These statements have not been evaluated by the FDA. This product is not intended to diagnose, treat, cure, or prevent any disease. All Rights Reserved. Advice and recommendations given in this website or in personal consultation by phone, email, in-person, online coaching, or otherwise, is at the reader’s sole discretion and risk. You should see a qualified, licensed doctor before starting any skin care, nutritional, diet, stretching, and/or exercise program. Information presented on this website is not to be interpreted as kind of attempt to prescribe or practice medicine. These statements and information have not been evaluated by the Food and Drug Administration. No product offerings are intended to treat, diagnose, cure or prevent any disease. You should always consult with a competent, fully-informed medical professional or health practitioner when making decisions having to do with your health. You are advised to investigate and educate yourself about any health related actions and choices you make.

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The Top 10 Blood Tests for Vegetarians (and Vegans) By Dr. J.E. Williams

Top 10 Blood Tests for Vegetarians by Dr. J. E. Williams

How do you make sure that your vegetarian (or vegan) diet is keeping you healthy?

First, you look at how you feel. That’s your subjective analysis.

Then, you should take a few blood tests every year to track some important health markers, and if necessary, make changes in your diet.

Today I want to share with you a resource that will answer a common question I get: “what blood tests should I get done?” But specifically for people eating a plant-based diet. This also applies to high-raw eaters who are not completely but mostly vegan, and that’s a lot of us!

But first, I want to highly endorse the program “The Complete Bloodtest Blueprint” by Kevin Gianni and Dr. J.E. Williams.

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The Top 10 Blood Tests for Vegetarians By Dr. J.E. Williams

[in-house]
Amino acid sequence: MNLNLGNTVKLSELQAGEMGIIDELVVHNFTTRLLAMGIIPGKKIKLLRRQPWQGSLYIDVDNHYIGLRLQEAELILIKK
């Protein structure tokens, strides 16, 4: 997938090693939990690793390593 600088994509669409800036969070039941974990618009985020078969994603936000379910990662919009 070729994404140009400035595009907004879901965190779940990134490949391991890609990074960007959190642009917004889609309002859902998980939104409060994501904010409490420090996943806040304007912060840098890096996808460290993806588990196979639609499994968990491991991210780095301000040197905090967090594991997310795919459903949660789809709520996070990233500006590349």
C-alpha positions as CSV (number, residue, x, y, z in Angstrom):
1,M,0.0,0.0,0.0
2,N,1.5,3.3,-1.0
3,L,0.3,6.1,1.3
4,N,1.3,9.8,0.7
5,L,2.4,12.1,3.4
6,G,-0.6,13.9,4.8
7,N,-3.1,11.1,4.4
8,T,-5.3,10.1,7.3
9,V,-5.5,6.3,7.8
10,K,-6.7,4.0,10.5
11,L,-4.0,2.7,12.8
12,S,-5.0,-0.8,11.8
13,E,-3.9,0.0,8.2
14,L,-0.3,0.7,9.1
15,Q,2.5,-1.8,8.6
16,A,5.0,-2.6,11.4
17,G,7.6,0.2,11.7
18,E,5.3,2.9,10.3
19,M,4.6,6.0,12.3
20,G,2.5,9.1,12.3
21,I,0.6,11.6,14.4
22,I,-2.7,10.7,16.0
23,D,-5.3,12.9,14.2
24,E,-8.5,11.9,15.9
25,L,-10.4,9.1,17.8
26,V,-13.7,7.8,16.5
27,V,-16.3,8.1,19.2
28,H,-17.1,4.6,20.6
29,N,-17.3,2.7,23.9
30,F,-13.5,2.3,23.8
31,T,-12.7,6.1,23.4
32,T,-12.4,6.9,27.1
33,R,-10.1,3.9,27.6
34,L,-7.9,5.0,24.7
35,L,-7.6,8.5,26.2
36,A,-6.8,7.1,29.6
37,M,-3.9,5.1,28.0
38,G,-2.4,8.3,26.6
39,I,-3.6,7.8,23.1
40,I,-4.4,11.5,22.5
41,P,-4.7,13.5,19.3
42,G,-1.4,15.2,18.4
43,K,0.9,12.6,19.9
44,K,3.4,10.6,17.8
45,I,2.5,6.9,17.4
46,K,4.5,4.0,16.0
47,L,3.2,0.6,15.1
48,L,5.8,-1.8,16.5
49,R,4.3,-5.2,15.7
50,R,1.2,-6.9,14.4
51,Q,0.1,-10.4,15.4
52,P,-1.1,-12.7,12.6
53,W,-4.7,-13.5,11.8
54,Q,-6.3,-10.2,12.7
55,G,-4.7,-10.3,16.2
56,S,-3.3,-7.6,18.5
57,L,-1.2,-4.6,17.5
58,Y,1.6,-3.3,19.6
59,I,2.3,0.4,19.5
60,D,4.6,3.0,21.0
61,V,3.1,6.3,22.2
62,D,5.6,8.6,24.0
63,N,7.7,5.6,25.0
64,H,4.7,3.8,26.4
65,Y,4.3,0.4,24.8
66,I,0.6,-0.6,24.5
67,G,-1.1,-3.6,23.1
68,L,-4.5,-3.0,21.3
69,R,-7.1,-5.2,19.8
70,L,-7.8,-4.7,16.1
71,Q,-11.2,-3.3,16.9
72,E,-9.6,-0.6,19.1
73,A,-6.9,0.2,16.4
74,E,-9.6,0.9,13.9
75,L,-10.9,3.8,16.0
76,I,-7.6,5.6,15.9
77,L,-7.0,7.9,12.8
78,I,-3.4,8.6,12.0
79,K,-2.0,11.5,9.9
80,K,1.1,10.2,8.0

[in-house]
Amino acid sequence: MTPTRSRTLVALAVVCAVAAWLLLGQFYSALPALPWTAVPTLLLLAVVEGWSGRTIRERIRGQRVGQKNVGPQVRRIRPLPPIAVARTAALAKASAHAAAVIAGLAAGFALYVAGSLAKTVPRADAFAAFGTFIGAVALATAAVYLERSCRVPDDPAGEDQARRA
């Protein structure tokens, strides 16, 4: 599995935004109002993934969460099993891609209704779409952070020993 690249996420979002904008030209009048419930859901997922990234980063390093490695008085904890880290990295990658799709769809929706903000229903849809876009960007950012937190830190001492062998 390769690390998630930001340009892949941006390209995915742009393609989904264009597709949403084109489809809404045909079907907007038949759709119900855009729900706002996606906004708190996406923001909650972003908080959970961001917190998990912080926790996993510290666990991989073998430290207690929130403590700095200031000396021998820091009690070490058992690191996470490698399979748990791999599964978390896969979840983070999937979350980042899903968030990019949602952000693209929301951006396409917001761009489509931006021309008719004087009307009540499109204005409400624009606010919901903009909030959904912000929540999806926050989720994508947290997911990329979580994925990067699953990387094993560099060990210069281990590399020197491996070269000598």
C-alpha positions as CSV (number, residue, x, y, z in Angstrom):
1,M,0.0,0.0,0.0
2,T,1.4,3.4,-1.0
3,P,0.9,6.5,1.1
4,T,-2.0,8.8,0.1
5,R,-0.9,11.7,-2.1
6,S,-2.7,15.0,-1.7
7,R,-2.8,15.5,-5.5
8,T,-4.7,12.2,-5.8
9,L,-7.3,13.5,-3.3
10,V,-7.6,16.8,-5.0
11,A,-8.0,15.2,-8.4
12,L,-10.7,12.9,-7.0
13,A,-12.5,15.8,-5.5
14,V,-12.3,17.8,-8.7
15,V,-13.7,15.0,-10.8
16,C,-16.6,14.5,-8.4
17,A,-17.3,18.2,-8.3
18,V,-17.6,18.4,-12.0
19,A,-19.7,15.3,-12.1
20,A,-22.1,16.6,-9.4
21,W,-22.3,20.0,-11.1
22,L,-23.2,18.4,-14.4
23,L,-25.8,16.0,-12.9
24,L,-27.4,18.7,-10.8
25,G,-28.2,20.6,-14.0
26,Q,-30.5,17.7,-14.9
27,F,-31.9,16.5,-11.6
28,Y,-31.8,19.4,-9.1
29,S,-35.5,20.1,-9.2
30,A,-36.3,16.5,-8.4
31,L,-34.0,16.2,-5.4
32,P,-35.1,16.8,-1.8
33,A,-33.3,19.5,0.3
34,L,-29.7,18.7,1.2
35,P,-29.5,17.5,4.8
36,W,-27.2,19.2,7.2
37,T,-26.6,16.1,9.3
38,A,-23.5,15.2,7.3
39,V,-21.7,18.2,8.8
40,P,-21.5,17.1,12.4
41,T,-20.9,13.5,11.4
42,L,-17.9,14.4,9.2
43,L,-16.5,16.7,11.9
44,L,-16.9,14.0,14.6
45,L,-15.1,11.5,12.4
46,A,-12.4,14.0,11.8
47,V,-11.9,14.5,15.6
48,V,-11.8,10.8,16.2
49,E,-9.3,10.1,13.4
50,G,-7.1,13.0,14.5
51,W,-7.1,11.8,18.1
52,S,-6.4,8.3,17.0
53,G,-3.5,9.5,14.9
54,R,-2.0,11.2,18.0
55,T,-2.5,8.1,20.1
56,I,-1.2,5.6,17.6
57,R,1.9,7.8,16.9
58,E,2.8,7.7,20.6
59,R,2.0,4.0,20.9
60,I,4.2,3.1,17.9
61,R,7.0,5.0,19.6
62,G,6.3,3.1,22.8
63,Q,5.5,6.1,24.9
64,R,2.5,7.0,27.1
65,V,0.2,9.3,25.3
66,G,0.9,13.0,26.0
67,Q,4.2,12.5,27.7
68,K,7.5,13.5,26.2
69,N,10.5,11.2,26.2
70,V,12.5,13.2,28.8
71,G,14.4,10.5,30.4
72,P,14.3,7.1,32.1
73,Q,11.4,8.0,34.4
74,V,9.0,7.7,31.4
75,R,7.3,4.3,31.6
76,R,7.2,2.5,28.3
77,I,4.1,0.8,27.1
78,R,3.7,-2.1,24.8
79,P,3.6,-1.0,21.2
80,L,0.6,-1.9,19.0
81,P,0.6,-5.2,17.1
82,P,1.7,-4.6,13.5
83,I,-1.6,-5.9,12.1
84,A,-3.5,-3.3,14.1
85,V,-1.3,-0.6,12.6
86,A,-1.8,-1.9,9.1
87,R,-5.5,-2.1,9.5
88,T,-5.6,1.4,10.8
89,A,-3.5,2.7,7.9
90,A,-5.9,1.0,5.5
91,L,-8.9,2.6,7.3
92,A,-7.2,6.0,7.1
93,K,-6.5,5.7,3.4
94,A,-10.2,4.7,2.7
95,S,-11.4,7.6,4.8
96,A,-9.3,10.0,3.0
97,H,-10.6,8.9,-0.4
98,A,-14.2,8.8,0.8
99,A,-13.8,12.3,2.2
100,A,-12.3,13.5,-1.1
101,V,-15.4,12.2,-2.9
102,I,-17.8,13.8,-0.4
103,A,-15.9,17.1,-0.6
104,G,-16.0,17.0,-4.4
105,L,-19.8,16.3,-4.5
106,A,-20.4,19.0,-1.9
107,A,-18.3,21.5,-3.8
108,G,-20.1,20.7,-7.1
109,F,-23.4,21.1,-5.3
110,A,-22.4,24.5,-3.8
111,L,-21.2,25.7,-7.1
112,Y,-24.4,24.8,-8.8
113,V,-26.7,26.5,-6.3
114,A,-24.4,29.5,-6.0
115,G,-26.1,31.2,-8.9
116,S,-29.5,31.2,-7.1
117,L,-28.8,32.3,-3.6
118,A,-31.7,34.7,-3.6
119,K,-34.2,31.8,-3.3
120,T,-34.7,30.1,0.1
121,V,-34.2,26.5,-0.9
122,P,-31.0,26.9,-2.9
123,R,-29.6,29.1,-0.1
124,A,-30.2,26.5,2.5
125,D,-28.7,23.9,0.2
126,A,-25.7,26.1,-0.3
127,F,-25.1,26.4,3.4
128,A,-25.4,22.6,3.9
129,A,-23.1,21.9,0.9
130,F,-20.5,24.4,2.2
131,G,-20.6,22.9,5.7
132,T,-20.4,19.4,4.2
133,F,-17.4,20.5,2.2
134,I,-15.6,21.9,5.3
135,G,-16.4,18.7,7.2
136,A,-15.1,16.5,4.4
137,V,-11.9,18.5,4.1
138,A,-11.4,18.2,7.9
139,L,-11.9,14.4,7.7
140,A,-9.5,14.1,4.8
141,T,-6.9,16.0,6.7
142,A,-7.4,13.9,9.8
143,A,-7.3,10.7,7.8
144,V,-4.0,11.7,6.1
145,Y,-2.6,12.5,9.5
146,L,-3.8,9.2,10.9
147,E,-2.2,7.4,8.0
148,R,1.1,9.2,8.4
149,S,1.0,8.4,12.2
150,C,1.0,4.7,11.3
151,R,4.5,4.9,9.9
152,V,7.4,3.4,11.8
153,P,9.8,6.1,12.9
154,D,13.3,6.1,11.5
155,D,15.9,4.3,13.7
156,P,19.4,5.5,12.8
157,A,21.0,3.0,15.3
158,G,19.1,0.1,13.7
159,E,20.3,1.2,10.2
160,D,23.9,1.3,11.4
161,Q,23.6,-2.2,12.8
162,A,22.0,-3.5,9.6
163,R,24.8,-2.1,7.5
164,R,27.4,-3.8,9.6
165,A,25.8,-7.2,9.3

Personally, I started my own personal experiment with vegetarianism and vegan lifestyle in 1972, and I also conceived and raised children as vegetarians (until they were pre-teen). I have 30 years of clinical experience in natural medicine, and for 25 years, I was a busy clinician in Southern California. Thus, I have earned my credentials and have seen it all.

I know through all of this that if you want to get your cholesterol and LDL (“bad” cholesterol) down to bare bones levels, go vegan. If you want to boost your folic acid and antioxidant levels to new heights, eat more plants. It is the same with reducing your risk for a heart attack to zero, and preventing many types of cancer. But, if you want to have strong vitamin B12 levels, and enough iron and albumin, vegetarians and vegans are vulnerable.

Today I want to discuss the basic laboratory tests most important for plant-based diets. Let’s look at the 10 most helpful ones for evaluating deficiencies and the consequences of not having adequate levels of certain nutrients.

1. CBC – Complete Blood Count with Differential and Platelets: This group of tests tells if you are anemic, immune deficient, or have an infection or allergies. Low RBC (red blood count), hemoglobin, and hematocrit are signs of anemia. The CBC helps determine your general health status. If have fatigue or weakness, or suspect an infection, this test can help determine what is the cause.

2. CMP – Comprehensive Metabolic Panel: The CMP is a group of 14 tests that provides information about the status of your kidneys, liver, and electrolyte and acid/base balance, as well as of your blood sugar (glucose) and blood proteins (total protein, albumin, and globulin).